Pace: Should short-term rentals mail notices to neighbors?

Posted 10/11/22

The issue of whether to require short-term rental operators to mail notices to neighbors when they start operating is before Town Council to vote on this Thursday, Oct. 13.

Currently the mayor, …

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Pace: Should short-term rentals mail notices to neighbors?


The issue of whether to require short-term rental operators to mail notices to neighbors when they start operating is before Town Council to vote on this Thursday, Oct. 13.

Currently the mayor, Anna Thomasson and Paul Dembow took the lead for the town to not require STRs to mail a letter notifying residents of commercial operations in your neighborhood. Councilmembers Julie Pace and Ellen Andeen support making STRs send mailed notices.

Why is it important for residents to receive STR notices of operations?

1. Safety and security. The best defense to avoid crime and issues is to know the rhythm of your neighborhood and who is coming and going. It is different if a permanent resident or long-term renter lives next door, rather than having a new group moving in each weekend.

Neighbors pay more attention to a transient house than a permanently lived-in house. Do you let your children or grandchildren play outside alone if you have a transient population next door, instead of a long-term neighbor?

2. Legal: Watch for violations of CCRs in your neighborhood. If you have CCR’s that restrict short-term rentals, your neighborhood or HOA should move quickly to get legal advice and place the STR or timeshare/fractional ownership operator on notice that it is in violation. Otherwise, a laches argument could arise that you sat on your rights and did not act.

Get to know real estate lawyers and learn what your CCRs rights are and how to protect them. Attorney Chris Combs and others have fought these issues against STRs for residents in town and won before.

3. New state law to regulate STRs is weak, but it provides this tool to require mailed notices of STR operations in your neighborhood, but only if Town Council adopts this requirement.

The STRs operators are asking councilmembers to not adopt this requirement because they are concerned that residents will become hypersensitive to the STR so they prefer not to mail notices.

Councilmember Anna Thomasson said she did not want STRs to give notice because the town does not require residents to give notice of teenagers moving in next door so why would the town require STRs to give notice.

Teenagers in a family is a residential use. STRs are a commercial transient use. There is a difference.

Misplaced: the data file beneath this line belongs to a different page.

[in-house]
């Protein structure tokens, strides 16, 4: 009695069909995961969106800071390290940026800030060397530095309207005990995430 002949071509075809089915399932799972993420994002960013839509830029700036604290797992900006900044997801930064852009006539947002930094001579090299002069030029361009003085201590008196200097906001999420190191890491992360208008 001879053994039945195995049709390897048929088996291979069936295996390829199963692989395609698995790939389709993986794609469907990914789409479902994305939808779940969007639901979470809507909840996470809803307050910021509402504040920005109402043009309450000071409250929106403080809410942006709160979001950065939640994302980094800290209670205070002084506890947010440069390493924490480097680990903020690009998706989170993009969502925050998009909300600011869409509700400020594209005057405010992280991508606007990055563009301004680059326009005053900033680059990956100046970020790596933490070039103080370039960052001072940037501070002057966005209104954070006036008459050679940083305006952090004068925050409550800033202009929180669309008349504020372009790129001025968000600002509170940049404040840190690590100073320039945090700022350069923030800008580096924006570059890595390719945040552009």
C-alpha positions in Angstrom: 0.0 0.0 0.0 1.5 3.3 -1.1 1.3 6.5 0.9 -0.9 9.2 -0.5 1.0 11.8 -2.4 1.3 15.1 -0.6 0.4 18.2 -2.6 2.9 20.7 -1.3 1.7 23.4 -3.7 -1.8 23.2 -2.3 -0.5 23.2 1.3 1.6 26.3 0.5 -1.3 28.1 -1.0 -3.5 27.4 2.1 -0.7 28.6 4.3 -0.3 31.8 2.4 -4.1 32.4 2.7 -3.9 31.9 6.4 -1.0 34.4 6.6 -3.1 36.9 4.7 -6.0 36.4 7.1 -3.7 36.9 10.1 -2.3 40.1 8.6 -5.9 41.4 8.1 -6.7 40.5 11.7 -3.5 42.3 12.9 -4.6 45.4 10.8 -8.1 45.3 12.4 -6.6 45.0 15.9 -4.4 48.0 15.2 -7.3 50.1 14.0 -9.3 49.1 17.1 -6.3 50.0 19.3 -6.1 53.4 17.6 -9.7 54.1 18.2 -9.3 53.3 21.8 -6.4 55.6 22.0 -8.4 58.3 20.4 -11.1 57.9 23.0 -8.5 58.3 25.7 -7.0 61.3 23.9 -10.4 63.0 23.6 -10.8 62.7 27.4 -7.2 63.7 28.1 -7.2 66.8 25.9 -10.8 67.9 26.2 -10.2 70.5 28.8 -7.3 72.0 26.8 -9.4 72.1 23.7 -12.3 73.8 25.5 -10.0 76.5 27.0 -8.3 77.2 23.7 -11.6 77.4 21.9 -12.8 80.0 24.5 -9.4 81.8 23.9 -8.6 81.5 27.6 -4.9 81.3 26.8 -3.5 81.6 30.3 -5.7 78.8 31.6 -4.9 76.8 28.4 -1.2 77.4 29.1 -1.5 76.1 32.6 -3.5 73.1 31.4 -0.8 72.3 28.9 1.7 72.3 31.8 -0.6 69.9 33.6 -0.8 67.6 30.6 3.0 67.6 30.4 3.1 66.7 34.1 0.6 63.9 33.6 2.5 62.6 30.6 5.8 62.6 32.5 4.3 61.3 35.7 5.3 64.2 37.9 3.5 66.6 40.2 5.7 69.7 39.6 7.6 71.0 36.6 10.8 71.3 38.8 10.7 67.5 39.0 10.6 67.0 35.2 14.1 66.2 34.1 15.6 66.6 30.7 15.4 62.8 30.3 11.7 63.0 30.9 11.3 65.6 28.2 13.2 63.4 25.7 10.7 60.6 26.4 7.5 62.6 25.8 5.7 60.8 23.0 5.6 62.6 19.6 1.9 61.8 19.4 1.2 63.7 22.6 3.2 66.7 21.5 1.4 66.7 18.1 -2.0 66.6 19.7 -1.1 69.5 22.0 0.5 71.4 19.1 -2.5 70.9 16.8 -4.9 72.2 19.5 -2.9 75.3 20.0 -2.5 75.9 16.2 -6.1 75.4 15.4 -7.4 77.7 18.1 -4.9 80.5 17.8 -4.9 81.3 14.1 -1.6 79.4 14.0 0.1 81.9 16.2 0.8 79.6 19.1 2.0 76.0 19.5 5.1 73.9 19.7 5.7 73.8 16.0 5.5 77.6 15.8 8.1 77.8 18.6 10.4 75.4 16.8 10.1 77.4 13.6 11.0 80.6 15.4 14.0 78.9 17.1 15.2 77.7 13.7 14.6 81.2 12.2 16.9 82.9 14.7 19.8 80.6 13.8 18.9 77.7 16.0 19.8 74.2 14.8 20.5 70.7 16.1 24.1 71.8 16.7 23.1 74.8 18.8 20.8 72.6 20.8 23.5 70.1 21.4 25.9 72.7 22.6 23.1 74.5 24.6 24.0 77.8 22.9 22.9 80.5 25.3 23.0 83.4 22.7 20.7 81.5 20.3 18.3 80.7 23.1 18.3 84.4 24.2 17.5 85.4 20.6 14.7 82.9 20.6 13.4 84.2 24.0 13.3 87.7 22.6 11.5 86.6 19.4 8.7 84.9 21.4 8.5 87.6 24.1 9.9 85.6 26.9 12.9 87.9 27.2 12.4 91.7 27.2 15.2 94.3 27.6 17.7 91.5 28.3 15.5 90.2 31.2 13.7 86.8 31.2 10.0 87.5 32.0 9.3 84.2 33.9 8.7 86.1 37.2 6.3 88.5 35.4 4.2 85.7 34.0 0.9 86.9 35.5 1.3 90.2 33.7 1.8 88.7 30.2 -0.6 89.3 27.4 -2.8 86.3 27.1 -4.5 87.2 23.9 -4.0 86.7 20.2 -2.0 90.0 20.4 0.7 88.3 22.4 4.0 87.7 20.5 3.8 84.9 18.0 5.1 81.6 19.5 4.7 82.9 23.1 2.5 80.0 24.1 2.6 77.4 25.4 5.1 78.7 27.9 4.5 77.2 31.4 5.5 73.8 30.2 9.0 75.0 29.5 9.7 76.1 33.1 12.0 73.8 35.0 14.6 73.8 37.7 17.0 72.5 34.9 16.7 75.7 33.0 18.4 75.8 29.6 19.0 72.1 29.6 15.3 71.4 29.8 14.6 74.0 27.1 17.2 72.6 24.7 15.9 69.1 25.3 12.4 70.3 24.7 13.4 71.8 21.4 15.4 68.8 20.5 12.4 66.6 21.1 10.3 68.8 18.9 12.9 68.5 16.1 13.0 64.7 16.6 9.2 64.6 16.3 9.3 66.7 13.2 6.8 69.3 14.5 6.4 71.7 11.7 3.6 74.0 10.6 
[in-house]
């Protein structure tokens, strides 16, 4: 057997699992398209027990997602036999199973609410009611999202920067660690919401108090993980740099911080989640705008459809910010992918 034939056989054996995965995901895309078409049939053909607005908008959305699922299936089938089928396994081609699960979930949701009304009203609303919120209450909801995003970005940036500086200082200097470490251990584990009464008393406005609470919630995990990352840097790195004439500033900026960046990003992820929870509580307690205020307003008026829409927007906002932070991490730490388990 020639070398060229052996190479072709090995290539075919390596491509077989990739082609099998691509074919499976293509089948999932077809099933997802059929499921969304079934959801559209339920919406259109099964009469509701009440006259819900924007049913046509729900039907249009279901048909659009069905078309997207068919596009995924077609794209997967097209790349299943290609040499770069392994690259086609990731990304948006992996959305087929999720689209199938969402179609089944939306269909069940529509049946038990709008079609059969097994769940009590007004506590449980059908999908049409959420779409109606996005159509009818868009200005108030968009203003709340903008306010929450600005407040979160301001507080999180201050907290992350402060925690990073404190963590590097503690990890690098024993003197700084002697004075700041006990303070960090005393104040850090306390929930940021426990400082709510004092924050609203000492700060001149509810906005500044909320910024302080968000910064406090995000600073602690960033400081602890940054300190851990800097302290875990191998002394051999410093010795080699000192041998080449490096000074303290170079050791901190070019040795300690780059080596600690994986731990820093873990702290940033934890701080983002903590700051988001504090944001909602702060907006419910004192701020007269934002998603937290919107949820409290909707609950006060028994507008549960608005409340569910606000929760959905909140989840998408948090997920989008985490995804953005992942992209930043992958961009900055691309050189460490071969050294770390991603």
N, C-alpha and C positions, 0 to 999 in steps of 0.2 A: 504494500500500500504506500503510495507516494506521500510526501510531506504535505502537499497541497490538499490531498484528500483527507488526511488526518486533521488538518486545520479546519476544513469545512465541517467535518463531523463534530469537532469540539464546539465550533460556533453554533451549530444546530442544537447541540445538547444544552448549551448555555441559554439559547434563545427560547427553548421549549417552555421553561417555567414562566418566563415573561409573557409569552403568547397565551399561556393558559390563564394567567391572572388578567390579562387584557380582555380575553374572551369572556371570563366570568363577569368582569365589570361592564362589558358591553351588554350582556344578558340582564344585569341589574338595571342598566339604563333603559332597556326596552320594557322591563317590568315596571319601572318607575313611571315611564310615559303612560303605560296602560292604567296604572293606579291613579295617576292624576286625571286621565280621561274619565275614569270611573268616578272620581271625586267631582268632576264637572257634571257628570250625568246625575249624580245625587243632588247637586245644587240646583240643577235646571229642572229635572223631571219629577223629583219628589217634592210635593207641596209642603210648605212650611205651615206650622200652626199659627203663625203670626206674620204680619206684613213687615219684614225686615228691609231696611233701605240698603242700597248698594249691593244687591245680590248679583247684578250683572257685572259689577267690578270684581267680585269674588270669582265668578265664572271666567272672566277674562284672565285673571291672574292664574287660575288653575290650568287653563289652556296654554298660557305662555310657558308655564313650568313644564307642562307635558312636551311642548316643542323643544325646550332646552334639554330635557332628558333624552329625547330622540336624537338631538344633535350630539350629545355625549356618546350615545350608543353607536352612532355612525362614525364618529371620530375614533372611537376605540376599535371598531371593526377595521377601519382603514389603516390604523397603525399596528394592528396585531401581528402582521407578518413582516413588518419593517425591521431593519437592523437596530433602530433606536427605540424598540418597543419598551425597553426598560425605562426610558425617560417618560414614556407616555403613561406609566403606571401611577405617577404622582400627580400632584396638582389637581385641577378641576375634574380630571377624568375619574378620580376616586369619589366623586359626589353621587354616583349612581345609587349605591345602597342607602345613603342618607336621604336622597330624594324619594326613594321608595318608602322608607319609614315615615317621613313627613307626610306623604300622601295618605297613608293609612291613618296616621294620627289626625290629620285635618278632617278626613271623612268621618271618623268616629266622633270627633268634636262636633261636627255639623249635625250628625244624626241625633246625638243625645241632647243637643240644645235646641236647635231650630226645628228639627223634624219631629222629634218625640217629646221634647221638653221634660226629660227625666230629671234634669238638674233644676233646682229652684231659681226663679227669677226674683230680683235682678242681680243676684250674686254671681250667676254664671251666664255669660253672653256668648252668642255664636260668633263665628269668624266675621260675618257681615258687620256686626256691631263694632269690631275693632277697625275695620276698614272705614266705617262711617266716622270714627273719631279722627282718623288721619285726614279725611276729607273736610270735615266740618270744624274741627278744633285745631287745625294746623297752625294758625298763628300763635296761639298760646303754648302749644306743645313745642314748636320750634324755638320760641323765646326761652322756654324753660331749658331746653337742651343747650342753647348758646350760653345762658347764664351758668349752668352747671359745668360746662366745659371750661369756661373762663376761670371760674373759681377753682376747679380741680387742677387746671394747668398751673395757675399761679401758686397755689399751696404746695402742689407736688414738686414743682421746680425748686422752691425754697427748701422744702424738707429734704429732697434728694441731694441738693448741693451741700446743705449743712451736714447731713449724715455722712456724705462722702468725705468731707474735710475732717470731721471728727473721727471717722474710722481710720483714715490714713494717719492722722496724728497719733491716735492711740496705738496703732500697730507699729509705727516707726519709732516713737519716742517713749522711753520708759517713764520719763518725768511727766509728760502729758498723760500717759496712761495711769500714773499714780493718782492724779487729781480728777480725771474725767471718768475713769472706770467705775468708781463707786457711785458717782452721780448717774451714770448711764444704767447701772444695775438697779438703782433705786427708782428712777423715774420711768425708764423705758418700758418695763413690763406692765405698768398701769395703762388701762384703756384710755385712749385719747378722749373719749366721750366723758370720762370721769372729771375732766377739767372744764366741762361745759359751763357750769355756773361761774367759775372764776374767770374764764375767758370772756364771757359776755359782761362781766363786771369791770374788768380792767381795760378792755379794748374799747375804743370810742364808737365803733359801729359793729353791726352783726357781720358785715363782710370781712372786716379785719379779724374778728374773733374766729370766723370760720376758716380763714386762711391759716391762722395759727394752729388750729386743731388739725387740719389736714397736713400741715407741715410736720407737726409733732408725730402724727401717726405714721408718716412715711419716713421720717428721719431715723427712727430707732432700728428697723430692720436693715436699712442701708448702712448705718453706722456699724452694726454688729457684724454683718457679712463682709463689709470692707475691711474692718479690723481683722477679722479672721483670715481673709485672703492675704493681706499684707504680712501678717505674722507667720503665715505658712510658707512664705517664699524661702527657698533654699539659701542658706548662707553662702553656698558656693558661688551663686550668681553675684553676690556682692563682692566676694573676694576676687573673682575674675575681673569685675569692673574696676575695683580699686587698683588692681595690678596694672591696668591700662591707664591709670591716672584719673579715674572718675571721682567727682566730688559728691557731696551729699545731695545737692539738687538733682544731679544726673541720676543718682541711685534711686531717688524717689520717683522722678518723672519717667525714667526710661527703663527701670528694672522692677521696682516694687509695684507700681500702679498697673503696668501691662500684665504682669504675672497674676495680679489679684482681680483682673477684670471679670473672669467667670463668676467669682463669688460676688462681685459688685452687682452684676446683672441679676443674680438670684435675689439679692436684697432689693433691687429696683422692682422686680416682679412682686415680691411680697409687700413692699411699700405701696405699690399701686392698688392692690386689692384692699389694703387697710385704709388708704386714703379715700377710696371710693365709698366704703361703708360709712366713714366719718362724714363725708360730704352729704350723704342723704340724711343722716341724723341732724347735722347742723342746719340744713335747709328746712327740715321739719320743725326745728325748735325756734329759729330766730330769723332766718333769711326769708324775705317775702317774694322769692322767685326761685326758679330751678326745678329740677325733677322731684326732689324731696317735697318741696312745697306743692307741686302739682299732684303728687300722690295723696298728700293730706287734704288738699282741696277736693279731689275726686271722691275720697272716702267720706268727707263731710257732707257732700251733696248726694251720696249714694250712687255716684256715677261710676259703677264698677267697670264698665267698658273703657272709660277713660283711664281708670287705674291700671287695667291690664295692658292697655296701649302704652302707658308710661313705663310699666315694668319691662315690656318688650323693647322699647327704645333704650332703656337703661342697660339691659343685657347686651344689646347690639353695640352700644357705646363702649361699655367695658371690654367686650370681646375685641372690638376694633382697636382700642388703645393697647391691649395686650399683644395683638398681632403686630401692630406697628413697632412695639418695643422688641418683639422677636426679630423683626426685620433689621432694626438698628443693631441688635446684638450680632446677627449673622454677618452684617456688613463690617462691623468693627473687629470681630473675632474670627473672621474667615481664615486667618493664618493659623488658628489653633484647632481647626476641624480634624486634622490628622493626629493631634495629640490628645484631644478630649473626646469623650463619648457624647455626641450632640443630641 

Our mayor’s argument against giving notices to neighbors is that the STRs will learn your name and address. That is another red herring. Anyone can go online to the Maricopa County Assessor’s office and the Arizona Corporation Commission and learn who owns the house next door. Ownership has been in the public record for decades, including in Delaware.

Besides, the STRs do not need to know your name, they just need to go down the street and list the addresses on the mailboxes that are across the street, diagonal or adjacent to the STR and mail the notice.

STRs can take a photocopy of the addressed envelope with postage and that is their evidence. Super easy. So don’t be fooled again as a resident, with red herring arguments that undermine preserving our unique community of Paradise Valley.

4. The mayor states that the town website eventually is supposed to identify all STRs in Paradise Valley, so he argues why make STRs give written notice, but instead he believes the burden should be on residents and HOAs to check the town website regularly to determine if an STR is operating in your neighborhood.

Why would we put that burden on our residents and HOAs to police a town website to protect their neighborhoods?

And, the website is currently non-existent. Further, STRs often fail to register anyway.

And, who will keep the website current in real time. There will always be lags and clerical errors to try and keep the website current and then residents will be frustrated with town staff. Let’s put the burden on the business to send written notices to residents, not on town staff.

Remember, I and others are the preservationists trying to preserve Paradise Valley. Be cautious of getting a pat on the head and a trust me response. We have to fight for quality of life and not be fooled by pro-development and pro-commercialization positions that undermine our unique residential living. Stay engaged if you do not want our town to slip.